As the fizz flows over lunch, I delve into the question of targets for the business? “I'm very resilient,” jests Bonnefond, playing hard-to-get with the numbers. “I have targets that I fixed myself,” she says. Pressing on, I learn that she is not “volume driven” and will let volumes slide if it means protecting value. “It's not an ambition, but if that's what it takes.”
On net sales, she jokes that her English is a little patchy - translation: I'm not getting any figures. “The issue is rebuilding the brand, making sure consumer and trade appreciate the brand,” she says. On profitability, she adds: “We break even, so we don't have blood there. This is not the ambtion, but at the same time, [it means] we can do what we have to do.” She does confirm that the business is still working through job cuts initially announced by Remy Cointreau two years ago. It planned to reduce the 160-strong Champagne workforce by 45 and EPI has not veered from the path laid out.
Beyond the nitty gritty of figures, there are two further strands that emerge in Bonnefond's thinking. One is the weight that she attributes to the US market. “Frankly, the US would be to me today the biggest opportunity that we have,” she says. (There'll be more on growth markets for Champagne in part two of this interview)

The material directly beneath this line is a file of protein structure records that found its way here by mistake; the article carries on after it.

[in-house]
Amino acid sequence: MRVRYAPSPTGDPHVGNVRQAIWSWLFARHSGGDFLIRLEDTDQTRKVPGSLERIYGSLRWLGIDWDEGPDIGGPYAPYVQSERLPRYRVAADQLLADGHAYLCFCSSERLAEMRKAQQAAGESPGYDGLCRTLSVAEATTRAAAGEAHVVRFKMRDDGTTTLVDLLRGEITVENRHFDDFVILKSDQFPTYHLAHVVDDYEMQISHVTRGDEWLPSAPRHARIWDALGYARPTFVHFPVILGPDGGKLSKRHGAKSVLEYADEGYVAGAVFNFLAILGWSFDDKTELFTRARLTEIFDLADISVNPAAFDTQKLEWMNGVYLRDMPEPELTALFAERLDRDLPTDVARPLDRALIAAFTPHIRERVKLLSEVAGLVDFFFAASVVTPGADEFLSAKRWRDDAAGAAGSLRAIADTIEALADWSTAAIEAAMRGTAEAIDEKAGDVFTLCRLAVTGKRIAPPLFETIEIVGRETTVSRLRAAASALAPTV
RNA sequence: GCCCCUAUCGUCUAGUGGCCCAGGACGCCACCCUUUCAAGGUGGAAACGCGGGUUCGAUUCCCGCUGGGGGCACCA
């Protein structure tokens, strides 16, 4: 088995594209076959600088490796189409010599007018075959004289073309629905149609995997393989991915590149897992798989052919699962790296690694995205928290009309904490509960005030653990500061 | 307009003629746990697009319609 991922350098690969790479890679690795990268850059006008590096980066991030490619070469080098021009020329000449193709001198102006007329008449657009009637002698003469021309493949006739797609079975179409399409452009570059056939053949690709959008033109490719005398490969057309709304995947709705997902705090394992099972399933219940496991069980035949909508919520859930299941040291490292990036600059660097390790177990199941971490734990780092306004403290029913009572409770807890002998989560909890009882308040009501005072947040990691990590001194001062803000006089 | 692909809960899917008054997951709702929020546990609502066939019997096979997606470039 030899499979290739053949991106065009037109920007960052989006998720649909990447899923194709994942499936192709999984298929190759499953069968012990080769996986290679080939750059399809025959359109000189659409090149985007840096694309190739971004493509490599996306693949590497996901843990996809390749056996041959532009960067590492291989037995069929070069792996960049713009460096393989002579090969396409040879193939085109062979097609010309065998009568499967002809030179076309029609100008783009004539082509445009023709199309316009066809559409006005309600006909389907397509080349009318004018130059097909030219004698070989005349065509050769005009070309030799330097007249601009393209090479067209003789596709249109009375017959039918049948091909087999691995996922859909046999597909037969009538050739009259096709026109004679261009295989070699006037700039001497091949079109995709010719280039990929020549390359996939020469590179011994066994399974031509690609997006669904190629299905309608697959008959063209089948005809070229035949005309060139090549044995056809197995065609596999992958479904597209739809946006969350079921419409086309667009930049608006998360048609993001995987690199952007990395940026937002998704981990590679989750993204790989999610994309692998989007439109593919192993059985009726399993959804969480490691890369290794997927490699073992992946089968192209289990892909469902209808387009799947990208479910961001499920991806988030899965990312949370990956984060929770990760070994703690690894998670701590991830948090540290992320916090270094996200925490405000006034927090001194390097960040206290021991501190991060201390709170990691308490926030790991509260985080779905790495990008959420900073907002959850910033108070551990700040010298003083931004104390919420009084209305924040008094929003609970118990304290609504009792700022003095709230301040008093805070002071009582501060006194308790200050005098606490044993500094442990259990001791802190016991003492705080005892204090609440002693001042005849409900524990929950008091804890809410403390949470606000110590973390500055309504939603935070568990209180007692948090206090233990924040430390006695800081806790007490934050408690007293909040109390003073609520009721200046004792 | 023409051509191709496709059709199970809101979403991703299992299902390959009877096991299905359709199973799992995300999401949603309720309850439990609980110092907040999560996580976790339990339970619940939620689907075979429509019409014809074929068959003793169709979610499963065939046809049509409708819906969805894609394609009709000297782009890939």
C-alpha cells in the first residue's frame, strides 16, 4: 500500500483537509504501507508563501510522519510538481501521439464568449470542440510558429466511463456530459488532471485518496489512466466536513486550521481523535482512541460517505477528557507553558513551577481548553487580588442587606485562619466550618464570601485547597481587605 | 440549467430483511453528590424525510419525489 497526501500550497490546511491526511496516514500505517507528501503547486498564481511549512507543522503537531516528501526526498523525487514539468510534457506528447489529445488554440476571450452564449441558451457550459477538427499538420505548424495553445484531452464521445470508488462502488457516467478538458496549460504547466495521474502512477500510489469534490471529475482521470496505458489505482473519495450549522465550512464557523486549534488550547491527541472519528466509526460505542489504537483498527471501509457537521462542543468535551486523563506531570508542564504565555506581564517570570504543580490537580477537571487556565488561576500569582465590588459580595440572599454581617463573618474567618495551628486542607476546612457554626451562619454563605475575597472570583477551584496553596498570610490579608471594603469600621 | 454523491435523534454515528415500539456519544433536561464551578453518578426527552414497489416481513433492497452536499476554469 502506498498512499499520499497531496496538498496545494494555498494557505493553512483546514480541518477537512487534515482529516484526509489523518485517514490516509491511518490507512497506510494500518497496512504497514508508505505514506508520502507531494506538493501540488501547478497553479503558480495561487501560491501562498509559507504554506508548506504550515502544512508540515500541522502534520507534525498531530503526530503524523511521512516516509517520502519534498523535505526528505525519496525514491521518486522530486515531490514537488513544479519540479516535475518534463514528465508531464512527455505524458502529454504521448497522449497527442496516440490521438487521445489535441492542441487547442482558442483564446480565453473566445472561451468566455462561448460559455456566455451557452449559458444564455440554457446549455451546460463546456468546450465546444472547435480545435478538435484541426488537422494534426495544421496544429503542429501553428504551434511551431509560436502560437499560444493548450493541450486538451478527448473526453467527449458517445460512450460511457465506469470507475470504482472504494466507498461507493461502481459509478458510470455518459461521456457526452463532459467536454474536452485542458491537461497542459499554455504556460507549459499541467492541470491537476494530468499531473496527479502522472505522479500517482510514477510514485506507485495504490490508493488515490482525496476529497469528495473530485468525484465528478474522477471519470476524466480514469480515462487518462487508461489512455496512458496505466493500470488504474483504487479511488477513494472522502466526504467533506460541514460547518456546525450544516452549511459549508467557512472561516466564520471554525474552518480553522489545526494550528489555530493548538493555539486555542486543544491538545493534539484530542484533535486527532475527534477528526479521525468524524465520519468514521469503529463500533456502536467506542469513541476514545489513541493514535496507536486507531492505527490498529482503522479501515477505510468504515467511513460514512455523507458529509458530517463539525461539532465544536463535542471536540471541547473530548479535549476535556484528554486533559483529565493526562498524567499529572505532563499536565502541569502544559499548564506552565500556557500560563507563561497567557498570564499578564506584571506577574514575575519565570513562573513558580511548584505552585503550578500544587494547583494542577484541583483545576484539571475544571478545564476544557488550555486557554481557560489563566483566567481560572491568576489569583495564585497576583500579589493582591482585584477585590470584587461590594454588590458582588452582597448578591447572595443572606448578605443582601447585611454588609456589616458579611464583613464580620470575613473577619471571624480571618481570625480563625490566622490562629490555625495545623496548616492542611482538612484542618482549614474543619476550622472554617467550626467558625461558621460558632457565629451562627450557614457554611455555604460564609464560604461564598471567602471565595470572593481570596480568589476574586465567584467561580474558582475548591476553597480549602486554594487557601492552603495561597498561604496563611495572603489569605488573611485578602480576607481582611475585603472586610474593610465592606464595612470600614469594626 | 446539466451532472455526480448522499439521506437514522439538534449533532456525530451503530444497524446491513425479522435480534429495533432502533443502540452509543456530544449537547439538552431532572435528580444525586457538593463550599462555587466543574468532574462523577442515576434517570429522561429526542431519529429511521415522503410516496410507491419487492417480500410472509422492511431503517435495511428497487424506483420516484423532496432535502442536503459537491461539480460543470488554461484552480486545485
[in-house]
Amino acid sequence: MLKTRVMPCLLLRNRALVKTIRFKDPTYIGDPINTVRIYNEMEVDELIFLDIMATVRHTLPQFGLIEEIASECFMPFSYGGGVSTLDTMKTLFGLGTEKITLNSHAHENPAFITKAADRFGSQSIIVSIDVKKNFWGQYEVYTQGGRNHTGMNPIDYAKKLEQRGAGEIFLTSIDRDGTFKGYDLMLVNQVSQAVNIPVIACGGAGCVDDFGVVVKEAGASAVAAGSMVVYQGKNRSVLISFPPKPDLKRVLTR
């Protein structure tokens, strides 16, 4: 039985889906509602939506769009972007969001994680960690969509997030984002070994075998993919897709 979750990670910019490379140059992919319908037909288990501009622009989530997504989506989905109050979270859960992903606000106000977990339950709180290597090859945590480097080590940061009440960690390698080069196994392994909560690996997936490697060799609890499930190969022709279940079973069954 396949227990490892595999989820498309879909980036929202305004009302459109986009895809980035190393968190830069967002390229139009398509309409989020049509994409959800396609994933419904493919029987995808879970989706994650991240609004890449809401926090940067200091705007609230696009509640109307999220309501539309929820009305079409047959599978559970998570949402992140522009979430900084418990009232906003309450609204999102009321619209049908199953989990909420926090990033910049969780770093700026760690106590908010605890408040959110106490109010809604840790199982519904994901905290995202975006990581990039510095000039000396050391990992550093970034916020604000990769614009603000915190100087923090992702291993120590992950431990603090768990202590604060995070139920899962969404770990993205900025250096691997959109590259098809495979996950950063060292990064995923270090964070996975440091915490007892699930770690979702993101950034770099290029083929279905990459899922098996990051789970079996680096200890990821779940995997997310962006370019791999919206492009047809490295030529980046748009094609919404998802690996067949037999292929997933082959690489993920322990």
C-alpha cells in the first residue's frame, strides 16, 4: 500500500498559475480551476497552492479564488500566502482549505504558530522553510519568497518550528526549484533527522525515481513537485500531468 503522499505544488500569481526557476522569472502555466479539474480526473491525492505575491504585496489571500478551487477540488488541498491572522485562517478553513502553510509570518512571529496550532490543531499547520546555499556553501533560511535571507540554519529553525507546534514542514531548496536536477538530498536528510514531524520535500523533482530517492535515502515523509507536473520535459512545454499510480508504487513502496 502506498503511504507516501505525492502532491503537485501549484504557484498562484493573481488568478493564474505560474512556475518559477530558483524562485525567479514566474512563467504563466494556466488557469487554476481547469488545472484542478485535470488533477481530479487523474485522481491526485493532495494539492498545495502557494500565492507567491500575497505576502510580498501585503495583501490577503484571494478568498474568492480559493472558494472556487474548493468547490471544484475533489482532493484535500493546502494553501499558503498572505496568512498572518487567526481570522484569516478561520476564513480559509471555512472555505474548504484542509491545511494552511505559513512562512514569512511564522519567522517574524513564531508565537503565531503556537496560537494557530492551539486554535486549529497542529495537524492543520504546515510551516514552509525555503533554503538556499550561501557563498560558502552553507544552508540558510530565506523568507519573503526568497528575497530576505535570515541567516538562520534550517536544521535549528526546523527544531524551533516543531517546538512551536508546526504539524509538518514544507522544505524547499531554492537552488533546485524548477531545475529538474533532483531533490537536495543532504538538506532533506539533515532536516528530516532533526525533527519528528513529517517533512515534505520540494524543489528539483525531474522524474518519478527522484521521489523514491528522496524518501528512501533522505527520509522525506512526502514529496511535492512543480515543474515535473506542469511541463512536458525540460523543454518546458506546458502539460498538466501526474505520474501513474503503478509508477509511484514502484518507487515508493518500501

The second strand is Bonnefond's desire to change consumer attitudes to Champagne, particularly for the sector's largest export market, the UK. Discounting in the key Christmas period continues to burst Champagne's bubbles. “Everyone lowers the price in the peak season, and, frankly, it's the only industry where I see that. Usually, you lower your price after the key season, so it's a strange habit,” she says. By doing this, she argues, “the consumer doesn't understand the real price of your brand. Then, a link of confidence is broken, and people think: are you stealing from me the rest of the time until you do a deal [at Christmas]?”
Can the discount culture be turned off? “Being in a family, it's well understood that if we can't [stop it], we may at some stage say that we'd rather not be there.” What does she mean by that? “Not sell,” she adds. But, we are not at the last resort just yet. “First, we hope we'll be able to convince most of our clients. You have to be very careful in the way you do it, but you have to find ways of making consumers more respectful of your brands. In this country (the UK), you should be granted a statue if you buy Champagne outside the Christmas period.”
She is keen to promote “activities that will make people reconsider”, although she concedes that “nothing happens overnight”. The foundation of this philosophy is Bonnefond's assertion that “people never disagree to have Champagne, it's just that they don't think about it”. A resurgent Bonnefond-led team is here to make sure people do.